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KakashiYay
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13 Dec 2011, 10:56 am

Did/do your young ASD kids point?

V (speech and social delay, no dx yet other than speech) just turned 2 yesterday and points but doesn't do any gaze-checking: if you ask "where's the cat?" she'll point at it while only looking at the cat. She also points out things to label: tree, car, airplane, etc, but again, doesn't look at your face to see if you're paying attention. She doesn't check in with others when playing and she doesn't seek reassurance when met with novel or startling events.

She can follow a point from others at very close proximity, but if you point across the room, she (very cutely) just looks allllll over. If you use verbal cues- "look at the red ball!" she'll eventually see what you're pointing to, but if you just say "hey, look at that!" and point 2-3 feet away or more, she's stymied.

I get the feeling that it's atypical for both typical kids and ASD kids- perhaps it suggests that she's on the high-functioning end of the spectrum?

We'll be getting a referral for a formal evaluation on Thursday. This is more out of curiosity.

Thanks!


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Mama_to_Grace
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13 Dec 2011, 12:19 pm

My daughter did not point or follow a point until around age 3. She did have joint referencing but not with pointing. She didn't really look at faces at age 2 (she was non verbal at that time) but did take me by the hand to show me something or have me do something. She would look at me when I did a game with her at that age but it had to be very intense one on one interaction.

Failure to point was of some concern at that age but not as much as the other issues. She was not diagnosed as ASD until age 5 so even with the issues mentioned above, because she had some joint referencing they were not willing to give an ASD dx at that time. Later, when her differences became more pronounced, a diagnosis was given.

Usually with a high functioning child, the diagnosis is not able to be firmly made until after age 5 or so. It is very difficult to assess the two criteria regarding reciprocity at age 2 because usually, especially with a high functioning child, they can get some shared interest and social reciprocity with intense one on one interaction. Once my daughter was a bit older, she clearly met the (lack of) nonverbal gesture, gaze, facial expression and (failure to develop) age appropriate peer relationships criteria.



KakashiYay
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13 Dec 2011, 1:47 pm

Thank you for your reply!

How interesting about your daughter- at this point I'd trade her pointing for face-checking in a heartbeat. I miss her little face!

She presents as being such an advanced kiddo to other parents, but they don't understand that her "ability" to name everything she sees is far, far less important than the million little things she doesn't have, like the ability to ask for more juice, ask for help, want to be comforted/assisted, care if I'm even in the room, etc. Yeah, fantastic, that's a helicopter alright, but you're shivering and turning blue, so how about asking to get out of the tub already?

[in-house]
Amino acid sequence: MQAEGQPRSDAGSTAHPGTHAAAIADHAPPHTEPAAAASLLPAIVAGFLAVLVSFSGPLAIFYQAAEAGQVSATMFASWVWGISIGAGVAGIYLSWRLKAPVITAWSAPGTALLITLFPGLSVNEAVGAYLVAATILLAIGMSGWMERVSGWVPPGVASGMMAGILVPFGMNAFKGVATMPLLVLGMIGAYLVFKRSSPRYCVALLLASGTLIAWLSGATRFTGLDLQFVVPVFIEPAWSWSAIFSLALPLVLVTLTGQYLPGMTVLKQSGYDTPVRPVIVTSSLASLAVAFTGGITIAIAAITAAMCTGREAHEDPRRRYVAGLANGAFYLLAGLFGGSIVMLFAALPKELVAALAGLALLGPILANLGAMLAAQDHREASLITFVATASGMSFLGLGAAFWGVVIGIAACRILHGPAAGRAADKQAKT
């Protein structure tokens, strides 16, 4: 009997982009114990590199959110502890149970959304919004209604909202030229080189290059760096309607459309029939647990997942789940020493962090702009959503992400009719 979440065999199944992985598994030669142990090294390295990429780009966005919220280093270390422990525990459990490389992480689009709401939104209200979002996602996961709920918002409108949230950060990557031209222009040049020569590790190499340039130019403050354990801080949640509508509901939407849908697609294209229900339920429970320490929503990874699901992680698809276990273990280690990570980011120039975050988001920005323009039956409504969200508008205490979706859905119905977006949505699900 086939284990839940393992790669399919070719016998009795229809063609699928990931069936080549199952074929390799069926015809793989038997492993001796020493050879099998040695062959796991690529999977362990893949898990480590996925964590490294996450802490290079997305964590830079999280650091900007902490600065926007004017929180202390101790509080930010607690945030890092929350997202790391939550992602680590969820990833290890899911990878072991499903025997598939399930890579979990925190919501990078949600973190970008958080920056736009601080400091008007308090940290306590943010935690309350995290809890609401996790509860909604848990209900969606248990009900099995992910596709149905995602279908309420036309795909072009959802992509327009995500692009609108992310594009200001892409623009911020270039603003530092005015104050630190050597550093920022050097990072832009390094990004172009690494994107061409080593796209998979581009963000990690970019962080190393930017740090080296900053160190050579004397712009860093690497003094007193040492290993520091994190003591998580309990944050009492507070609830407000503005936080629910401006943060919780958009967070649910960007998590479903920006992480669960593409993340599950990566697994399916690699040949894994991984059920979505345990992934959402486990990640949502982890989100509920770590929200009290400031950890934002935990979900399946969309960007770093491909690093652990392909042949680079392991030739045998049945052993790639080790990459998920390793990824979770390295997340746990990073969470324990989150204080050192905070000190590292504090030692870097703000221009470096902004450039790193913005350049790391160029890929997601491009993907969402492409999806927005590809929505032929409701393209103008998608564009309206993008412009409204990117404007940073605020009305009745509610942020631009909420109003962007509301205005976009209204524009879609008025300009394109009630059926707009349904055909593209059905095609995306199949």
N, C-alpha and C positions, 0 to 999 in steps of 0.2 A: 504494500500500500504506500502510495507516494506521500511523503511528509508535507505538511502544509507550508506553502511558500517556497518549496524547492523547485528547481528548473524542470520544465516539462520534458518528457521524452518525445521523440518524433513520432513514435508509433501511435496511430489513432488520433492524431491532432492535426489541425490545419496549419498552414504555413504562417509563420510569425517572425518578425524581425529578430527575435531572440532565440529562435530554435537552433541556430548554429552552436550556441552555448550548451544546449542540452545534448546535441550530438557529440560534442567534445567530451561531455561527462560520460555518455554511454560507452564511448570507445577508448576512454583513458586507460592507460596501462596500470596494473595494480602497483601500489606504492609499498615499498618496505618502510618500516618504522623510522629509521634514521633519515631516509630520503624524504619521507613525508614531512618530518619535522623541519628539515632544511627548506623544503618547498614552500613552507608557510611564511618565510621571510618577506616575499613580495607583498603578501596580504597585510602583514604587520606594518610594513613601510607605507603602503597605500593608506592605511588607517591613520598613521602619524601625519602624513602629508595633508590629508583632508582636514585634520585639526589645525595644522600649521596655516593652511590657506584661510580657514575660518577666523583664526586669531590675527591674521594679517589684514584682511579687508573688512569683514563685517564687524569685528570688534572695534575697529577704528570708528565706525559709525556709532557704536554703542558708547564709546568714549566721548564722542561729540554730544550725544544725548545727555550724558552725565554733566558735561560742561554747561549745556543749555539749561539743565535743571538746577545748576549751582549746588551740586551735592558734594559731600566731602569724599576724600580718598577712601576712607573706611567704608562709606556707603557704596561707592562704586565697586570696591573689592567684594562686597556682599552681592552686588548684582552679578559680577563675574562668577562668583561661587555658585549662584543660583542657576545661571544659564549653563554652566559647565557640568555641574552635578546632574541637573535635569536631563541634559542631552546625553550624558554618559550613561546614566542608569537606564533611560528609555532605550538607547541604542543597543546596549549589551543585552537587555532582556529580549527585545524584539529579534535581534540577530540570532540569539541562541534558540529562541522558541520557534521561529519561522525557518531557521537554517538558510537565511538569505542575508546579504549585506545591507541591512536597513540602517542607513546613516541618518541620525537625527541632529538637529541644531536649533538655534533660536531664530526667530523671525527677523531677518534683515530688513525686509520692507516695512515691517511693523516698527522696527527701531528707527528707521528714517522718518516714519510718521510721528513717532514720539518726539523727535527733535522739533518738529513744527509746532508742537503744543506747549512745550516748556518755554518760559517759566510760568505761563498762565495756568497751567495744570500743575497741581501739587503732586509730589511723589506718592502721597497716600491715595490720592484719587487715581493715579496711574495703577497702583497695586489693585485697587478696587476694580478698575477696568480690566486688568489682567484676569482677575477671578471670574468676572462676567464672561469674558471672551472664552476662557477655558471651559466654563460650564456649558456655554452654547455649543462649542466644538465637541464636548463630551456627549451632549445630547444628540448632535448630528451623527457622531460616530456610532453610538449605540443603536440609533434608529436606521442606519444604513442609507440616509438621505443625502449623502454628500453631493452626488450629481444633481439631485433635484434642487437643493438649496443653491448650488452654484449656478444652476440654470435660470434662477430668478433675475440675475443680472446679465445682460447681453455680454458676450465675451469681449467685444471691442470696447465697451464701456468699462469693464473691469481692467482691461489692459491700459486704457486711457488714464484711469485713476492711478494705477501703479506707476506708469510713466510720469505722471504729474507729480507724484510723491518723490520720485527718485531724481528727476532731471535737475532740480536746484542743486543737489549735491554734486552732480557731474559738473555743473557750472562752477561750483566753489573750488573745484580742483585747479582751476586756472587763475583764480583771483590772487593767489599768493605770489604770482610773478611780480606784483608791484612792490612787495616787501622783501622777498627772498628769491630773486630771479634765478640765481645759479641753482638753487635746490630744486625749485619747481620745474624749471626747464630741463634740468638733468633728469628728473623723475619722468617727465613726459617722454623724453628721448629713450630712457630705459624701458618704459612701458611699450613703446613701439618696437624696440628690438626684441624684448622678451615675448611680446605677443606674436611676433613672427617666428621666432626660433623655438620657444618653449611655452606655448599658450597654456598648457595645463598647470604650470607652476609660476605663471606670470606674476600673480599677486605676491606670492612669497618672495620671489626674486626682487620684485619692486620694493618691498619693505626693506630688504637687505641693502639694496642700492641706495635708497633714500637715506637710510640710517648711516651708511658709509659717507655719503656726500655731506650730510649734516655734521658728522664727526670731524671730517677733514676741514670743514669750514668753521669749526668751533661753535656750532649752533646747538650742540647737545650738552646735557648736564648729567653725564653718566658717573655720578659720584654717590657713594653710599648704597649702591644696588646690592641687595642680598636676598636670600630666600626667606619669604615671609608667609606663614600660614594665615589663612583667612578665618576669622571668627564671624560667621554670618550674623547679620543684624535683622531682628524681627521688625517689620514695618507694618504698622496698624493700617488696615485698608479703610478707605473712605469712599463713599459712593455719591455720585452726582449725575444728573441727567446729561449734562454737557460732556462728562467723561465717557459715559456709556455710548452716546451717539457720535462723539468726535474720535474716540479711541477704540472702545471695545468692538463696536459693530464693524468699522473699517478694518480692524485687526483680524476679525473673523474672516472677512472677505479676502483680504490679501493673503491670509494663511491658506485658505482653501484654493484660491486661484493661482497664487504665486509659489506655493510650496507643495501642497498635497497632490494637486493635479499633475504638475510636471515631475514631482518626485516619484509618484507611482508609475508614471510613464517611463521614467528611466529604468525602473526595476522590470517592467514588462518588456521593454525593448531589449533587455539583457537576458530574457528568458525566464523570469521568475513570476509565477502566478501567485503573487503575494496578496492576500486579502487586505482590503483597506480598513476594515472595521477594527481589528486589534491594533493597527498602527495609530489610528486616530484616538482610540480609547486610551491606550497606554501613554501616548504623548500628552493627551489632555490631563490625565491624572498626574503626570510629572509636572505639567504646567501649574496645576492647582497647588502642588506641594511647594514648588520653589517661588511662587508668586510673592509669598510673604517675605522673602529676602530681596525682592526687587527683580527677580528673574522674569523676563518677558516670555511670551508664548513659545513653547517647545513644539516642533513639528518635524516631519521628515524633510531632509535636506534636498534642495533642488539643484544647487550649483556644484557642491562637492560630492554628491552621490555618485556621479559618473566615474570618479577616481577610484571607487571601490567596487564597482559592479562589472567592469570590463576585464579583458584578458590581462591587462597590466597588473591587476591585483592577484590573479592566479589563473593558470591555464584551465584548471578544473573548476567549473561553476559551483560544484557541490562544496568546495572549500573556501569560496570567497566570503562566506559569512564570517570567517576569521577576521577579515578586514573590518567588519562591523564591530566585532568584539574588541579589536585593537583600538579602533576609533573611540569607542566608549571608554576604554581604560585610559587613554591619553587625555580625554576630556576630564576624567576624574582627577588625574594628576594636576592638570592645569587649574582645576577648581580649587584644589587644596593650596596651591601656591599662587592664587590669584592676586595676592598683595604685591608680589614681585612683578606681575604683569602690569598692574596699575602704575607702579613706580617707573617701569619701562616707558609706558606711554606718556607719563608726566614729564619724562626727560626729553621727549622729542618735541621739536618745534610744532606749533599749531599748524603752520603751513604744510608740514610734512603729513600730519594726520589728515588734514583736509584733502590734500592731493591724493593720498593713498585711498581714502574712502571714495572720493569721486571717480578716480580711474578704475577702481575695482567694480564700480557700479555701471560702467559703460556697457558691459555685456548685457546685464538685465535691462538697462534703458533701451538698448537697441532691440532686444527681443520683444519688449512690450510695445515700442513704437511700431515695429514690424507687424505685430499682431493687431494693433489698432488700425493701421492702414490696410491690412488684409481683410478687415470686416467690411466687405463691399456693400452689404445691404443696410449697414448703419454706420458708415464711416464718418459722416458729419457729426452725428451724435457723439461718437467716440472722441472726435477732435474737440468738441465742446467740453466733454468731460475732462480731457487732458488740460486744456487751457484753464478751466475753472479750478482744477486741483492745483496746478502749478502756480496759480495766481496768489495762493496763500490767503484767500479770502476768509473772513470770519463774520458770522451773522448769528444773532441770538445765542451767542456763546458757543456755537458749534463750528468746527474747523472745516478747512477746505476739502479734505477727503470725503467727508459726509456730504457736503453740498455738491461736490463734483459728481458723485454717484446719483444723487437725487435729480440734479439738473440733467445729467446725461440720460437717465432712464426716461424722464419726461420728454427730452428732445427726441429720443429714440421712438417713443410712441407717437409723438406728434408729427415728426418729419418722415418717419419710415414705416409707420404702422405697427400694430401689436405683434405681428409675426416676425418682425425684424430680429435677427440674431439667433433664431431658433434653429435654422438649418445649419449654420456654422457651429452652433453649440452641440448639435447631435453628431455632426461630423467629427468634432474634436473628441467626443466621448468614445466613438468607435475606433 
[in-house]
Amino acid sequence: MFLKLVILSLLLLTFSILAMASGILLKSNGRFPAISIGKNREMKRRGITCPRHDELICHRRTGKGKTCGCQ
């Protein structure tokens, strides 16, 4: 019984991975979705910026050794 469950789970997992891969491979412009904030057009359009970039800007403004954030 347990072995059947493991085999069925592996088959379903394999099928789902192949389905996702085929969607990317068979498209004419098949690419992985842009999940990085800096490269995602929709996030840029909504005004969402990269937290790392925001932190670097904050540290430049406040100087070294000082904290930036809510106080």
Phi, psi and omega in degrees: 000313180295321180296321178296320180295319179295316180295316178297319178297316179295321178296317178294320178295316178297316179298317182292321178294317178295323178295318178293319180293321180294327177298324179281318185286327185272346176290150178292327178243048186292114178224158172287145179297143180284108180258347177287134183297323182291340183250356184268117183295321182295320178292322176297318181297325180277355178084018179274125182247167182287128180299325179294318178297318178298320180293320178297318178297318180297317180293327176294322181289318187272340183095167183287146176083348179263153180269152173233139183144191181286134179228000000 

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DW_a_mom
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13 Dec 2011, 2:16 pm

My AS son pointed on schedule. He did all the obvious things on schedule. He was, just ... different, anyway.


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Gnomey
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13 Dec 2011, 2:48 pm

I actually looked for pointing with my child because I understood it was a sign of autism. Well she pointed and talked at the appropriate time but she still ended up being different. She was diagnosed with High Functioning Autsim/AS when she was nearly 4 years old.



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13 Dec 2011, 3:13 pm

My daughter was the same as Mama_to_Grace, No pointing, waving, looking where I point, eye contact or even responding to her name. She also would not laugh at us but at objects, she would laugh if we tickled her but she was very sensitive about who and where you touched her. She still does not like anyone touching her face. She would also use my hand as a tool, take me by the wrist and put my hand on what she wanted or she would just get it herself unitl she was between 3 and 4. We finally got her to wave when she was 4 but she did it backwards but it makes sense since what she sees when people wave is the palm of their hand so she would look at the palm of her hand and wave. She also spend many hours spinning, flapping and lining up toys. She had no speech other than the word "Ice", that she used infrequently and animal noises until she was 3 and did not start putting together sentences until she was 4 but is now learning French (we moved to France a year and a half ago) and can add, subtract and multiply numbers. She has a photogenic memory so she can write words but will not really understand what these words are. She has beautiful cursive handwriting as well, she is 6 now (will be 7 in April). She has classic Autism.